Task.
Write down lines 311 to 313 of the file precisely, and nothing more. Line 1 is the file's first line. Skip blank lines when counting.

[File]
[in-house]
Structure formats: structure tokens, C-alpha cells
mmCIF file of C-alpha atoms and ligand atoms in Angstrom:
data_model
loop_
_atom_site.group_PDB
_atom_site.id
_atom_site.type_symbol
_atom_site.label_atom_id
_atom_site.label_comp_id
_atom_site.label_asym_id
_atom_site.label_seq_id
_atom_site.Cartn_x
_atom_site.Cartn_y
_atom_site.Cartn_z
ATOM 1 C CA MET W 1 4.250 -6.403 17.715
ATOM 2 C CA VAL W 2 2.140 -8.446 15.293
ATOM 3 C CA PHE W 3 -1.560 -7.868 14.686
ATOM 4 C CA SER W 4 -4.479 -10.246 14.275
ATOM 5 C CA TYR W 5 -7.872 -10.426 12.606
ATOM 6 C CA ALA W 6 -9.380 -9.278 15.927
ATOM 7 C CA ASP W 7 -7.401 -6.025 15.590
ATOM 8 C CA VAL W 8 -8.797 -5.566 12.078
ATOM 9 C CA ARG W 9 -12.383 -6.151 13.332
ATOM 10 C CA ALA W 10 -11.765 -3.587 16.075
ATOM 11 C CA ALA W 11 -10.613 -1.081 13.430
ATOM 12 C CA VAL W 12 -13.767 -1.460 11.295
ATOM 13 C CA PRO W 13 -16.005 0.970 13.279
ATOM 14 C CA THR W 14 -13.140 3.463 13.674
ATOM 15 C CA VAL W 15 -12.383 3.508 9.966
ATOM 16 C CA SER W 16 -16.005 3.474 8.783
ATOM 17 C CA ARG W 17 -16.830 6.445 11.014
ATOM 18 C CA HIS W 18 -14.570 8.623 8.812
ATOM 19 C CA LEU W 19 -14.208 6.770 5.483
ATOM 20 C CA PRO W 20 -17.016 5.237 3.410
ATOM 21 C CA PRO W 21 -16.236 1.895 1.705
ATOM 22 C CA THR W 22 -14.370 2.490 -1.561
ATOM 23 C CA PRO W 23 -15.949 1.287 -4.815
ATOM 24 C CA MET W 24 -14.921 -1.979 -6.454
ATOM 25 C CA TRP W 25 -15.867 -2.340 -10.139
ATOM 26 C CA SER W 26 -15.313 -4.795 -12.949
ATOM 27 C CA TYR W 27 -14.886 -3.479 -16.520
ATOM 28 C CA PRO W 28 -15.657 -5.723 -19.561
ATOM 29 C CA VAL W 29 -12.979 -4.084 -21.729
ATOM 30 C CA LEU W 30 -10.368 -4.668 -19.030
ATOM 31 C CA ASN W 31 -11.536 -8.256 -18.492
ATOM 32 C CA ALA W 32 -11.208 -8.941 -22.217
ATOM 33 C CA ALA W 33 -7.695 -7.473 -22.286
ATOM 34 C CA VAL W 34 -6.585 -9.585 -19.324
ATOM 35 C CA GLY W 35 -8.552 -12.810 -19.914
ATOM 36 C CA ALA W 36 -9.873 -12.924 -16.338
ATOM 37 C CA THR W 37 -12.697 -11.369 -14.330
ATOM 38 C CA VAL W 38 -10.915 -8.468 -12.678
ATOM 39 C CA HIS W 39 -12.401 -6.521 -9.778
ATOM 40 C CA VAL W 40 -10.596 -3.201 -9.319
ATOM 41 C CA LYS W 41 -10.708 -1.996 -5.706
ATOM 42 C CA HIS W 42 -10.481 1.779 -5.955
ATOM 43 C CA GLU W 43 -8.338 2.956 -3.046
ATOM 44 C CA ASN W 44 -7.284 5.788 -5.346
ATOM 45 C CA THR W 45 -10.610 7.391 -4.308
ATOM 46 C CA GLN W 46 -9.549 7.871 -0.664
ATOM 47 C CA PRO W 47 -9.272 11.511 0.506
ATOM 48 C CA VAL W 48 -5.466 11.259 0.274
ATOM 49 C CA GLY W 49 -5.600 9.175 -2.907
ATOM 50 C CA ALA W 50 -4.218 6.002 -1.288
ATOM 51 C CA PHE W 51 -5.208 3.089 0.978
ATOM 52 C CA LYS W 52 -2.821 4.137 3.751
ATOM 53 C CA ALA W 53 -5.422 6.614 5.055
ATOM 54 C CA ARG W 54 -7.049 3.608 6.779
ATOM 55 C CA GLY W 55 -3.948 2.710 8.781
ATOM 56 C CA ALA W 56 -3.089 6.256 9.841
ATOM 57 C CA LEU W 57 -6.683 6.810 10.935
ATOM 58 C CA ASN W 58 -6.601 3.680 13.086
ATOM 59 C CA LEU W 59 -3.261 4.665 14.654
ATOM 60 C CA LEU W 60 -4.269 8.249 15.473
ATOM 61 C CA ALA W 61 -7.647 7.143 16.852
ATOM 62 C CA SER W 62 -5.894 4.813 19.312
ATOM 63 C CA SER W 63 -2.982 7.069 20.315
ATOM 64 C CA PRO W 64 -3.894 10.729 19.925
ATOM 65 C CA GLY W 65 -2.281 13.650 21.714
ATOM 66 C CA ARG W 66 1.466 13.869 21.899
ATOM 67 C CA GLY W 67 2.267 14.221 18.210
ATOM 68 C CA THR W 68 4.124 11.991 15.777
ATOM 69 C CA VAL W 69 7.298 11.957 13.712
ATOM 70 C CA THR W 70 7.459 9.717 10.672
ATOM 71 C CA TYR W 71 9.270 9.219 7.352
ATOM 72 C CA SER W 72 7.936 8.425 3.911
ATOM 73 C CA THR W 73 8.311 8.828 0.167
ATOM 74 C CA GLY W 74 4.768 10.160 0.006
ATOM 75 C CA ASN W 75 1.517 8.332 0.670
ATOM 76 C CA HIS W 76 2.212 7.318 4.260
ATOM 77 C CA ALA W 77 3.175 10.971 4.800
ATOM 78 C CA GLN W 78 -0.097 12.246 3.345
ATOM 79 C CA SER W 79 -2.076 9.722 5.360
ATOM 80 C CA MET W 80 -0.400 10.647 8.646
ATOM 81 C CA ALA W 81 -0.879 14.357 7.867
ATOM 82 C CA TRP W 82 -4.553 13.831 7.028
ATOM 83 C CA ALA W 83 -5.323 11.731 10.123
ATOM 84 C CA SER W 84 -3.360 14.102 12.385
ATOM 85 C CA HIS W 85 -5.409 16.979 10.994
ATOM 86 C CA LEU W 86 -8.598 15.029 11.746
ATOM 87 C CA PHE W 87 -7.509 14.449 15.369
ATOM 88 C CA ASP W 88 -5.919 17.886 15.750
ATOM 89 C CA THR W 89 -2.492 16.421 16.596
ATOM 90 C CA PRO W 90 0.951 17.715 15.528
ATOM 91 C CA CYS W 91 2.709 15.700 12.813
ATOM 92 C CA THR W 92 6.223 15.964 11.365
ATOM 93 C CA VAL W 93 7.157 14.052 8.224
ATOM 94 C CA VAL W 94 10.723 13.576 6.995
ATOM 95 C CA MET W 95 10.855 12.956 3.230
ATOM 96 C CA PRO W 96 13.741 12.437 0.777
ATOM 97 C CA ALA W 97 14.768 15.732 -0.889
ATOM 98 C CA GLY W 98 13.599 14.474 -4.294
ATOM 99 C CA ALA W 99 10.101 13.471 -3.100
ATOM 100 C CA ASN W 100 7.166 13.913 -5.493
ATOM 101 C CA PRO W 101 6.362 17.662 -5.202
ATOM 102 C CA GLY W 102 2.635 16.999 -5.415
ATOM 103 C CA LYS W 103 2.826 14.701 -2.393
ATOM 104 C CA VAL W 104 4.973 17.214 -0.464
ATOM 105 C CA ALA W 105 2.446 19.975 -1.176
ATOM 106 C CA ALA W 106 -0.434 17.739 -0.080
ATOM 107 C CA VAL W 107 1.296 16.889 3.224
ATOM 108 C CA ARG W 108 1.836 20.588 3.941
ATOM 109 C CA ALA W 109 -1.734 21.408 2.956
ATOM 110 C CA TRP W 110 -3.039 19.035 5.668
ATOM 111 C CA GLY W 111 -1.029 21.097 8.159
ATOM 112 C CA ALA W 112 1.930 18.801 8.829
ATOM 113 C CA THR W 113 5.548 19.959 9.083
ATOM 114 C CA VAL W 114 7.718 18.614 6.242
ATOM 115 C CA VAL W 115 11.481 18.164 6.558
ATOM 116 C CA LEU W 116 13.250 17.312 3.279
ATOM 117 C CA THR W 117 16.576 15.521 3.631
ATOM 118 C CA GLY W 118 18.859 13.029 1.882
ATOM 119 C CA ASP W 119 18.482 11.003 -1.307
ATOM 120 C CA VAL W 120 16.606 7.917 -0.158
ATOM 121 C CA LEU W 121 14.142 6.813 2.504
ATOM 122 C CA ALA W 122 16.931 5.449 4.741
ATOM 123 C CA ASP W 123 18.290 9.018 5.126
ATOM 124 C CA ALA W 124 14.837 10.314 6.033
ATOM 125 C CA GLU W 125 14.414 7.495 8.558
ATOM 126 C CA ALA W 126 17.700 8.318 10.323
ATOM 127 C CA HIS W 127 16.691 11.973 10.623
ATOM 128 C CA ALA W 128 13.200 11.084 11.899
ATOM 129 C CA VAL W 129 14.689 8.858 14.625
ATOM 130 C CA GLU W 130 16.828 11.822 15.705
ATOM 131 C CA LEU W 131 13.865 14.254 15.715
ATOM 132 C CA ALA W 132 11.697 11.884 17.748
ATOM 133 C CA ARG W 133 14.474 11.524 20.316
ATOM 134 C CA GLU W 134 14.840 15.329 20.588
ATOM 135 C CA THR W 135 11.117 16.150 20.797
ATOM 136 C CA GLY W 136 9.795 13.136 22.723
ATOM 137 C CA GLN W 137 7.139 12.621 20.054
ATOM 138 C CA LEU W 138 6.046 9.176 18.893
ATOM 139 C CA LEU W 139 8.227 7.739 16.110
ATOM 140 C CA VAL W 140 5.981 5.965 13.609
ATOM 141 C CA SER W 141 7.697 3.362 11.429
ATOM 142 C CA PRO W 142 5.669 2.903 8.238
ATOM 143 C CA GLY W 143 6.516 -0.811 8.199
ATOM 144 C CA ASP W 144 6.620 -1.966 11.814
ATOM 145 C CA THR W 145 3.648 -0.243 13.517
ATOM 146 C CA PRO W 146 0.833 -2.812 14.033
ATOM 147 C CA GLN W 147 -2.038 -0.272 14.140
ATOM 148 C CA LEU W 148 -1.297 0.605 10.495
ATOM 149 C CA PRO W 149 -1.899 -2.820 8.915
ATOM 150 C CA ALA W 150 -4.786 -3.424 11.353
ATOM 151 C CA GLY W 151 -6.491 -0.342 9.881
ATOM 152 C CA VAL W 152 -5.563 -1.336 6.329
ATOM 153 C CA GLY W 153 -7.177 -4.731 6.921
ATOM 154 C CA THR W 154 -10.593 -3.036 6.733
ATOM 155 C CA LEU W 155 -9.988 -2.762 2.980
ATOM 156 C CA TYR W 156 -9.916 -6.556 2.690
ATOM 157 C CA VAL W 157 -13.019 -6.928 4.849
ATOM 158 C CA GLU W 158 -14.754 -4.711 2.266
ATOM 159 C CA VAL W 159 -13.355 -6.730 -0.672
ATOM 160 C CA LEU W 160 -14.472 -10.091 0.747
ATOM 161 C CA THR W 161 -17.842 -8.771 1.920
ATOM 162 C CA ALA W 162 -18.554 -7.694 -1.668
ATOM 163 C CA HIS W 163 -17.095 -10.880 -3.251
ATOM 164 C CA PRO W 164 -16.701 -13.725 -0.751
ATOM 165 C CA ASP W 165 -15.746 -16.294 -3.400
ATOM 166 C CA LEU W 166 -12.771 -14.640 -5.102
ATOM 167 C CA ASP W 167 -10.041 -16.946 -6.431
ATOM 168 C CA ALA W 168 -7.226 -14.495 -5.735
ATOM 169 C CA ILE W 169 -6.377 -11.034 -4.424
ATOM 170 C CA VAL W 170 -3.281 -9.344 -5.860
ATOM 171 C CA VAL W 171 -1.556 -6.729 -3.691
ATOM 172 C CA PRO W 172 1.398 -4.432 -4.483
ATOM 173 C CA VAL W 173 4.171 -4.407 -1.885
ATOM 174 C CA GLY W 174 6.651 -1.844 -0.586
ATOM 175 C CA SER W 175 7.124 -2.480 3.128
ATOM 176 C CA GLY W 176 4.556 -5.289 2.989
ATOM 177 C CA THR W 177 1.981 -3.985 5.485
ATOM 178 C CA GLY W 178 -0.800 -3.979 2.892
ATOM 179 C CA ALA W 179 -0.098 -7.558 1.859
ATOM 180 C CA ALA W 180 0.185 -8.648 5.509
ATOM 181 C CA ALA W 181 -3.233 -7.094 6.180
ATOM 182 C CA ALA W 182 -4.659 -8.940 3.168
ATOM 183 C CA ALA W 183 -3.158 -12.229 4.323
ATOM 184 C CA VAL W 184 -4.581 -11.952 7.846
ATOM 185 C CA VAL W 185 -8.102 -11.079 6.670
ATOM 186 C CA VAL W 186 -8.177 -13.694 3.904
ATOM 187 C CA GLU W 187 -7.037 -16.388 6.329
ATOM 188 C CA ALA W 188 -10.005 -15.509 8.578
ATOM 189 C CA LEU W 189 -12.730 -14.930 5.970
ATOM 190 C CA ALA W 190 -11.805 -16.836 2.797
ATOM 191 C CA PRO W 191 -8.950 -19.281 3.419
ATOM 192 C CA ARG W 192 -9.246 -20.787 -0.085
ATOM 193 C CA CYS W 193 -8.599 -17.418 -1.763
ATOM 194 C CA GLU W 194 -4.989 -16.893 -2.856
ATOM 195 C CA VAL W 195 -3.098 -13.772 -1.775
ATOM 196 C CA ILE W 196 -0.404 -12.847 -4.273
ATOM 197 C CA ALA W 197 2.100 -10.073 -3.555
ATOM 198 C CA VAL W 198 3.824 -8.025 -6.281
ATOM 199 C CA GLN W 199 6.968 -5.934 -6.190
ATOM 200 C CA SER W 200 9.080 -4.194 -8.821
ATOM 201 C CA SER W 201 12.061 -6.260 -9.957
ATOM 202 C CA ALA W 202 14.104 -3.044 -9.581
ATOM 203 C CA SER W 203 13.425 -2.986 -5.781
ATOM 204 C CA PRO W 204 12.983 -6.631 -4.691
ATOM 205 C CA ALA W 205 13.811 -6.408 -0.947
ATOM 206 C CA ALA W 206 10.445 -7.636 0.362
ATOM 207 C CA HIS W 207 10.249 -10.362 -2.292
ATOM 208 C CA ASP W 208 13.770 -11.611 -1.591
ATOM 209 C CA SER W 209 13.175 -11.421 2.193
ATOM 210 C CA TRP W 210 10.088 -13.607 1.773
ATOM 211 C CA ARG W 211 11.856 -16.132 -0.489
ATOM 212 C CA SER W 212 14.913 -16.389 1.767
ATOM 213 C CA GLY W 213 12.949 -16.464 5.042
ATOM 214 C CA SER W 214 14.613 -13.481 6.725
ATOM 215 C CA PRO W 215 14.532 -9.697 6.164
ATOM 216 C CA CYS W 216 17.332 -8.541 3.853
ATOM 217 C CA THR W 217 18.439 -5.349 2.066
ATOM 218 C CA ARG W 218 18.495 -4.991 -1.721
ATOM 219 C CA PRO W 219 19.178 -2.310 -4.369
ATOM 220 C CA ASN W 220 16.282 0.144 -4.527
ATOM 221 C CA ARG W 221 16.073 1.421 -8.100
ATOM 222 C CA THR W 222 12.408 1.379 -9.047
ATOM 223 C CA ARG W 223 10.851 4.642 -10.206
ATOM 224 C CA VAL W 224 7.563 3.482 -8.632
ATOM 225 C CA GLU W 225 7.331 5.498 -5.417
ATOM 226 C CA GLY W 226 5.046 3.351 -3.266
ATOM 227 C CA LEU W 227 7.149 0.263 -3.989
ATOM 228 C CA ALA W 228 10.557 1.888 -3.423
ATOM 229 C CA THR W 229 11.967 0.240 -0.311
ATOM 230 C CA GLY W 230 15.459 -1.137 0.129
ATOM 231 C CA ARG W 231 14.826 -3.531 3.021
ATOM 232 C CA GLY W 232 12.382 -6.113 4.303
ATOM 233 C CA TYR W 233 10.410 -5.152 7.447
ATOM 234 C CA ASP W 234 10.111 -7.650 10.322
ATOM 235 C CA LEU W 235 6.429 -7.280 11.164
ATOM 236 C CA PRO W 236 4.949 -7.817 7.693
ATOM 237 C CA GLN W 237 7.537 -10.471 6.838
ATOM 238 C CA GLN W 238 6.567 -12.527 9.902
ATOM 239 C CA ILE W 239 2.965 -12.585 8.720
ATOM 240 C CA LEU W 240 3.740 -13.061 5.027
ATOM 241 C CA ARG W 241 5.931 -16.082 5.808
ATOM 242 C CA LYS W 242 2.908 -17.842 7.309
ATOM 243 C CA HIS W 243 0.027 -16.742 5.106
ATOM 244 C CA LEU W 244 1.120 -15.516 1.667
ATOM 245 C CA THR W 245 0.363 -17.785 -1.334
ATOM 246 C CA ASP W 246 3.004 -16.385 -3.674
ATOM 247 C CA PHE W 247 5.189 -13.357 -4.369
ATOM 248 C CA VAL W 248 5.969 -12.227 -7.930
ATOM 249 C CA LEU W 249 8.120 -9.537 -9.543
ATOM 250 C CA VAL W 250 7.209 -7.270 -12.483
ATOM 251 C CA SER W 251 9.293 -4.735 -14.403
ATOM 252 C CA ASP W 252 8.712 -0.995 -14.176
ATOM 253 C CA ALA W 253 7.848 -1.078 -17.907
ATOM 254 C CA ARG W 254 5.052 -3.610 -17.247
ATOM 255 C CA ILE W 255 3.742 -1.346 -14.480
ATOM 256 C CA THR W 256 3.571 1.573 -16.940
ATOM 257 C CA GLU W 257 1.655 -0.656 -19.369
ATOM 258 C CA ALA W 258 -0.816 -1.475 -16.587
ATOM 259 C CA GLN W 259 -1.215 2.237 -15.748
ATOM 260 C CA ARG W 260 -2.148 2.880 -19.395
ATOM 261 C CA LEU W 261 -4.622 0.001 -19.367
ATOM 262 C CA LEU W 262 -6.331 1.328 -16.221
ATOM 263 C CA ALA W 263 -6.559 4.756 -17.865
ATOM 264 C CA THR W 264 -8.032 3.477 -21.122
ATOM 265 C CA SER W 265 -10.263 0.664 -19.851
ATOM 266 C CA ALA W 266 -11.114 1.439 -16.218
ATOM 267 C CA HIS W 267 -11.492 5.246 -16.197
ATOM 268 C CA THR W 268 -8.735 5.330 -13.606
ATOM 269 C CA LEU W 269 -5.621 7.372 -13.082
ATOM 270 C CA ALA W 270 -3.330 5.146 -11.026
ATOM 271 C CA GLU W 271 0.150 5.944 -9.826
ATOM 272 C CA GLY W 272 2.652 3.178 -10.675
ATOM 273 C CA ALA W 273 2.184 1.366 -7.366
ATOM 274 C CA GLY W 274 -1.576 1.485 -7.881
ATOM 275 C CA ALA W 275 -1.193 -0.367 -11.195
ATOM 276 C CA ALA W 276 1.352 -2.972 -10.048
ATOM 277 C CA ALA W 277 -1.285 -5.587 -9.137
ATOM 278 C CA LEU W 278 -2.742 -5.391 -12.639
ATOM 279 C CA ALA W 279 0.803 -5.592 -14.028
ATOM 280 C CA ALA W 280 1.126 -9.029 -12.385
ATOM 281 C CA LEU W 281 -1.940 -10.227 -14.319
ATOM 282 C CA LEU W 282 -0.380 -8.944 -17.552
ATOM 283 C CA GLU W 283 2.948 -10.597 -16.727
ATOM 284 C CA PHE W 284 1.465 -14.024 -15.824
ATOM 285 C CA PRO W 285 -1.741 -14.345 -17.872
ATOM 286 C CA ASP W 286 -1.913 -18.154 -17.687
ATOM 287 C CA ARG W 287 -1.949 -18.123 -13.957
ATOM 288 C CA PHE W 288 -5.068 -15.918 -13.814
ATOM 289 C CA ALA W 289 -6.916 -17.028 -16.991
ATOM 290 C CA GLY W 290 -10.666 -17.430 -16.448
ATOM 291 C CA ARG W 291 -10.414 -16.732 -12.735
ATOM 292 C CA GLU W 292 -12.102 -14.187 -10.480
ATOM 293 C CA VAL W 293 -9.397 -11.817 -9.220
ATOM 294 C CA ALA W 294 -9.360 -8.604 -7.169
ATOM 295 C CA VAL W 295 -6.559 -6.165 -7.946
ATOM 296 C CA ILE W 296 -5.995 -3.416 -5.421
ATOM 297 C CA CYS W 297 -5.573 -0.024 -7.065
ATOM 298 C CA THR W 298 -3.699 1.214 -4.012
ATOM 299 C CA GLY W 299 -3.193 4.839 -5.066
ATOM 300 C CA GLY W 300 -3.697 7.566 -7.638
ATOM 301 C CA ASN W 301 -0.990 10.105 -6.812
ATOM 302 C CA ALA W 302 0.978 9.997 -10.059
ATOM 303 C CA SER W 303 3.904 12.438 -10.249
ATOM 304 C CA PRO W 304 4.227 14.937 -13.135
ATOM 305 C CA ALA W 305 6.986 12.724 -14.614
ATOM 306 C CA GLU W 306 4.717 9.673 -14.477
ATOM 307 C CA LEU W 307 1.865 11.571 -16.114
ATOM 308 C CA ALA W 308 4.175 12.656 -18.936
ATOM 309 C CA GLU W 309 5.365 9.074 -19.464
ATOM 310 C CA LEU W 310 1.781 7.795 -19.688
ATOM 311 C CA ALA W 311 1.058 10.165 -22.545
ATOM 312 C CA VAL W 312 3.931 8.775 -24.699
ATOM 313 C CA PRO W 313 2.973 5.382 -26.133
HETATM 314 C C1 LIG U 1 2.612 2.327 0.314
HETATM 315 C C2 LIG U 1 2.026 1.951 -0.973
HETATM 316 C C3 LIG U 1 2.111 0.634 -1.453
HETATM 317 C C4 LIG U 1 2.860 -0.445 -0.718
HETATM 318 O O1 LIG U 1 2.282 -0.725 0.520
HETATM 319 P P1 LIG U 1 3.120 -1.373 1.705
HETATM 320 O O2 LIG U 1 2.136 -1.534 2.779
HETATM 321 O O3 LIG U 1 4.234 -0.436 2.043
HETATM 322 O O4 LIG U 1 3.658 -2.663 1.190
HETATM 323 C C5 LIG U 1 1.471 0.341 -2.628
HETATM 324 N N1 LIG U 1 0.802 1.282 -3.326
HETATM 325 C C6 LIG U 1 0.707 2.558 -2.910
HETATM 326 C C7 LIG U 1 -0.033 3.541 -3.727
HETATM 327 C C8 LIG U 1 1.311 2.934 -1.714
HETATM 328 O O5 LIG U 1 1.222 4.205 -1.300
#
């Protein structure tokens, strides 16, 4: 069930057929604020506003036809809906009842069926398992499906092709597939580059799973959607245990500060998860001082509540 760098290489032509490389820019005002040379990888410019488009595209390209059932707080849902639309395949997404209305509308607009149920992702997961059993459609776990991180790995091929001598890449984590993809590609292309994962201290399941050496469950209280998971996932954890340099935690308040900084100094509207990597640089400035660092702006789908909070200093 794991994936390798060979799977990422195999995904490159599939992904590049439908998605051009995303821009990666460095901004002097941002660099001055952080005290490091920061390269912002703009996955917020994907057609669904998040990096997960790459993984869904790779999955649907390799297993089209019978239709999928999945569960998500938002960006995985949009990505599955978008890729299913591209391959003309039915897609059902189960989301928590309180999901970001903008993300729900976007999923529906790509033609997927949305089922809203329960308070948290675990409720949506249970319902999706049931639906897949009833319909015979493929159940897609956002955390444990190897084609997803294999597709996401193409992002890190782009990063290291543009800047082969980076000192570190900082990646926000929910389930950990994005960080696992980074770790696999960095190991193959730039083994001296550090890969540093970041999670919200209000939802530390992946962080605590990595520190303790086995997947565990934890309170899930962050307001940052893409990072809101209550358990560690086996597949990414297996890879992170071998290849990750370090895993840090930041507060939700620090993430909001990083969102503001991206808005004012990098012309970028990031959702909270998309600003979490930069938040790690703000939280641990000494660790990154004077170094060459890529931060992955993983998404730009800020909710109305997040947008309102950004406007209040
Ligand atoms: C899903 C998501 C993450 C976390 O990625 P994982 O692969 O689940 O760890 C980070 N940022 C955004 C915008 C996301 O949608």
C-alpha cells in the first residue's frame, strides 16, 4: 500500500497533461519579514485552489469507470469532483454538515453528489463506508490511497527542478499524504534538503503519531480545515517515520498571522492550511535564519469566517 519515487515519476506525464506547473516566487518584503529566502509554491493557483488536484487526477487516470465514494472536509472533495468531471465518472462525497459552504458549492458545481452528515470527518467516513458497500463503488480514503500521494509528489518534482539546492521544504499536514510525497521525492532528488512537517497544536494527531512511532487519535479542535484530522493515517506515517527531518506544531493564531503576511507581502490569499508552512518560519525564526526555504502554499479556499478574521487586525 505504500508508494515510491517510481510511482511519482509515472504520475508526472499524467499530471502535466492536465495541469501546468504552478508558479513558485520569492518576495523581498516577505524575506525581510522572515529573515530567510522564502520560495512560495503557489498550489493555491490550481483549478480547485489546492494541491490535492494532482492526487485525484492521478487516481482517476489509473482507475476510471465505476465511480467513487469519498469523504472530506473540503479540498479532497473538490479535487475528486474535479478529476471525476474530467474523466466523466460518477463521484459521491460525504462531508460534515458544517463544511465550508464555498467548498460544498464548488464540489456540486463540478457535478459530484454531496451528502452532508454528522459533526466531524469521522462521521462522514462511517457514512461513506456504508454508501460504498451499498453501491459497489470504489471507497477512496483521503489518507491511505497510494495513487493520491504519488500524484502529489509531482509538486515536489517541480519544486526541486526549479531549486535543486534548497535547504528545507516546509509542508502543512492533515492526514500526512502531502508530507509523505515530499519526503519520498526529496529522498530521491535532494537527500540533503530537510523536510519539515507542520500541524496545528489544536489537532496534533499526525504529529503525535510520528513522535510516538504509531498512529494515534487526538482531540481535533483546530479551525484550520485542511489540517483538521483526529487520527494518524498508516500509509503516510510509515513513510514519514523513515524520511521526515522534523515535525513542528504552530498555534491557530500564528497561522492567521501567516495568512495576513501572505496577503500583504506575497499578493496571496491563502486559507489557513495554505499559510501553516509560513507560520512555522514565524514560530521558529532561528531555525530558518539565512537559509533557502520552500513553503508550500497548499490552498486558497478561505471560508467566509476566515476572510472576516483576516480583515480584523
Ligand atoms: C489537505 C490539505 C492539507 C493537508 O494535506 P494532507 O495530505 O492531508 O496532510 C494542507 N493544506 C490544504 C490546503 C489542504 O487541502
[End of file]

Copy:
ATOM 296 C CA ILE W 296 -5.995 -3.416 -5.421
ATOM 297 C CA CYS W 297 -5.573 -0.024 -7.065
ATOM 298 C CA THR W 298 -3.699 1.214 -4.012